Annual art fest cements Portland's rep for odd-ball stuff, with a twist
Cathy Edwards, who is a luminary on the East Coast arts scene, laughs at the idea that folks there would question the legitimacy of Portland's Time-Based Arts Festival, which returns this weekend as TBA:10.
'Are you kidding?' asks Edwards, who is in her second year of three as guest artistic director of the festival. 'Portland is one of those cities everybody fantasizes about on the East Coast. This is something we fetishize.
'I have to tell people not everything in Portland is perfect.'
For some Portlanders, few things come closer to perfection than the kaleidoscopic TBA, the 10-day barrage of contemporary art and performance begun by the Portland Institute of Contemporary Art eight years ago.
'I've known about PICA since it was founded,' says Edwards, 44. 'The festival and the organization have incredible national reputation.'
Edwards, the former artistic director of the prestigious Dance Theater Workshop in New York, says PICA and TBA have come to be associated with both unique, high-quality programming and a steadfast refusal to fit any mold.
'I think they're viewed as a bright spot on the horizon, in part because they've broken a lot of rules,' she says. 'You're gonna have a lot of music festivals. We're kind of a singular artistic experience.'
To be sure, a person could probably lead a full life without ever seeing a transvestite built like a linebacker fronting a R and B combo ('09). Or two Belgian artists tying strings around each other's naughty bits ('07).
But Edwards says TBA's unique offerings, offered in a furious 10-day salvo, are capable of nothing less than 'rewiring' perceptions of art.
COURTESY OF BENJAMIN KASULKE • TBA:10 brings to Portland the week of Sept. 9-19 contemporary artistic voices from around the world, including projects from Seattle's Dayna Hanson (above) and Portland's Noelle Stiles with Las Vegas' Danielle Kelly (below).
COURTESY OF CHRISTINE TAYLOR
'Invariably, there are going to be some things where you're going to say 'What in the world is that?' But you're going to feel a sense of adventure and creative curiosity. It's a participatory immersion in contemporary arts,' she says.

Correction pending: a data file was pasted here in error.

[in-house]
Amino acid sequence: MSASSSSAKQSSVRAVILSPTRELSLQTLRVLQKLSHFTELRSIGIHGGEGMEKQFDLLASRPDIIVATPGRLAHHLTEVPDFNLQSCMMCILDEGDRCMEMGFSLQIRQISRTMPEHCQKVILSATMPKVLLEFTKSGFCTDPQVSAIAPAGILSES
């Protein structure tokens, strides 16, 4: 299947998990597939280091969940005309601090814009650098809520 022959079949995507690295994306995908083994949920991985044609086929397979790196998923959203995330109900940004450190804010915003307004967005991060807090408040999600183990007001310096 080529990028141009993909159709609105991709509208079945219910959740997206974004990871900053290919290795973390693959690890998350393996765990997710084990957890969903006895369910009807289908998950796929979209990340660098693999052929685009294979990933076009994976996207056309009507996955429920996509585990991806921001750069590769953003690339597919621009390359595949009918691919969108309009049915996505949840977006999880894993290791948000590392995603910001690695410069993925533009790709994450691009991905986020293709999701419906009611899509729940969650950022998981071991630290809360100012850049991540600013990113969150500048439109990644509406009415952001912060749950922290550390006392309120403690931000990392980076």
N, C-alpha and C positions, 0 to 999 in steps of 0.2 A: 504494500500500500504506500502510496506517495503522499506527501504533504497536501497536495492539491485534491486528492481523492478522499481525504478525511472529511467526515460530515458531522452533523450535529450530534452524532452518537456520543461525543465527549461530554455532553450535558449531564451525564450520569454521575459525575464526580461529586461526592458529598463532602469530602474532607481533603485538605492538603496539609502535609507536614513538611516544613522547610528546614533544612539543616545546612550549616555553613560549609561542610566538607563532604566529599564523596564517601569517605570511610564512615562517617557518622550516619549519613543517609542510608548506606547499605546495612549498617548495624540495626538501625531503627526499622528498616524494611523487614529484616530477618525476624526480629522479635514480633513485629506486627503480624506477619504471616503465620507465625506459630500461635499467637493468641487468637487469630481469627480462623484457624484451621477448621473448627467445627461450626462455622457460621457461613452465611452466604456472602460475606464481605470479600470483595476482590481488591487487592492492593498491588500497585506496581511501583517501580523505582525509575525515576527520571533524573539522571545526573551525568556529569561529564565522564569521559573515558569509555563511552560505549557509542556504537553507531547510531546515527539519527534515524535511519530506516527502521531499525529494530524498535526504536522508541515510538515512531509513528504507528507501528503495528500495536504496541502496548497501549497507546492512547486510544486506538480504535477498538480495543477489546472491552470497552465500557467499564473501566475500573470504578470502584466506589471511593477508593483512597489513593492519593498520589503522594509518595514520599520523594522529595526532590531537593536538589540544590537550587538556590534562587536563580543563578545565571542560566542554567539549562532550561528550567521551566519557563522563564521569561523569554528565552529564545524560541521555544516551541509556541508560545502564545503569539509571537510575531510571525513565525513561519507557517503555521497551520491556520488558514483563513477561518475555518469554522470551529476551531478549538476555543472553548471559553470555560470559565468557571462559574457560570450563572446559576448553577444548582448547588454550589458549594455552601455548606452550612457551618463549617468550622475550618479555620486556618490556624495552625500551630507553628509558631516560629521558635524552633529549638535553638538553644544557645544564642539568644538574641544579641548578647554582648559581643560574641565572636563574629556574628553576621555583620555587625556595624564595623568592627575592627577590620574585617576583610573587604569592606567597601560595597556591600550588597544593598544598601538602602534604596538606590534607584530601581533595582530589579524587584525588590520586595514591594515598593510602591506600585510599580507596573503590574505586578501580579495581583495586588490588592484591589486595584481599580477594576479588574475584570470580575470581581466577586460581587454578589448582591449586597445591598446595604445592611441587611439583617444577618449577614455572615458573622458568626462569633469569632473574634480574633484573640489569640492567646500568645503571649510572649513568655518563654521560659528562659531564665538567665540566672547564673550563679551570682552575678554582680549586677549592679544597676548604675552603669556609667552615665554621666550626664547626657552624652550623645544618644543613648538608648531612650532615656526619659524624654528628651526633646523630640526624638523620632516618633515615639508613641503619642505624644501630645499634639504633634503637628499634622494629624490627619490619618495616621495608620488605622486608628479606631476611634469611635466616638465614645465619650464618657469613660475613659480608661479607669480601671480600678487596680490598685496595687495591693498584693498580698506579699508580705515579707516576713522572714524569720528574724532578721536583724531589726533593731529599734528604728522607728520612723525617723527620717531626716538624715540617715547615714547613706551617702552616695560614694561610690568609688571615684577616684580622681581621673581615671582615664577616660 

'This is not going to be like something you've seen before. These are artists that are doing things in new ways. They really are pushing boundaries.'
Edwards says that strikes a chord for Portland's 'ready for anything audiences,' for whom keeping it weird is a way of life.
'It's so perfect that it's in Portland,' she says. 'There's such a healthy respect for pop-up endeavors. It's not a competitive thing. It wouldn't be the same if it weren't in Portland.
'A lot of things happen in intimate venues. It really makes you feel like you're having an up-close and personal experience.'
Not all of it takes place in hidden corners of the Portland art world. The festival headliner for TBA:10 is the genre-bending composer and artist Rufus Wainwright, who debuts an original operatic piece with guest diva Janis Kelly and the Oregon Symphony.
Edwards says her parents, who are in their 70s, took in a recent performance by the enigmatic Wainwright in Washington, D.C., where she was raised.
'They said 'We've never seen anything like that,' ' Edwards says with a laugh, 'but they loved it.'
COURTESY OF CAMERON WITTIG • Emily Johnson's "The Thank-you Bar" uses dance, storytelling, live multi-layered music and visual image to blur distinctions between performance and daily life.
End of summer
Also on the bill are festival favorites making return engagements. The funny and thought-provoking monologist Mike Daisey returns, as does the innovative Nature Theater of Oklahoma, which will offer a version of Shakespeare's Romeo and Juliet based on man-on-the-street recollections of the play.
'It is so funny,' says Edwards, 'but it is also a really powerful piece about collective storytelling.'
She says the popular troupe's willingness to make time for TBA, despite a busy touring schedule in Europe, says a lot.
'It was a testament to how much fun they've had here in the past that they found a way to make it happen,' Edwards says.
For local artists, the festival offers more than simply an opportunity to perform.
'It's almost impossible for an artist to be discovered overnight,' Edwards says. 'The important thing is for an artist to be visible and to be visible over time. TBA is a critical wider context.
'It could be that your grant application is reviewed by somebody who saw you at TBA. All of a sudden, somebody is advocating for you.'
'To be involved definitely validates your work,' says Noelle Stiles, the Portland movement artist. 'Look at the lineup over the last several years. PICA is serious about what they do.
'I'll be around these artists and they'll be able to see my work. It allows you that networking possibility.'
For fans of the festival, local or otherwise, the network that matters is the delightfully complex matrix of artists and venues they'll be challenged to navigate, often crisscrossing town to do so.
'One thing I love about TBA is that it's at the end of the summer,' says Edwards. 'It's a great bridge into the fall.
'A lot of the good vibes of the summer are still present. Everybody still has the energy to dive in. So many people really kind of carve out 10 days, like, 'I'm going to give myself permission to stay out late and see a couple shows a day.' '
Various venues and times, Thursday, Sept. 9 to Sunday, Sept. 19, info at www.pica.org or by calling 503-224-PICA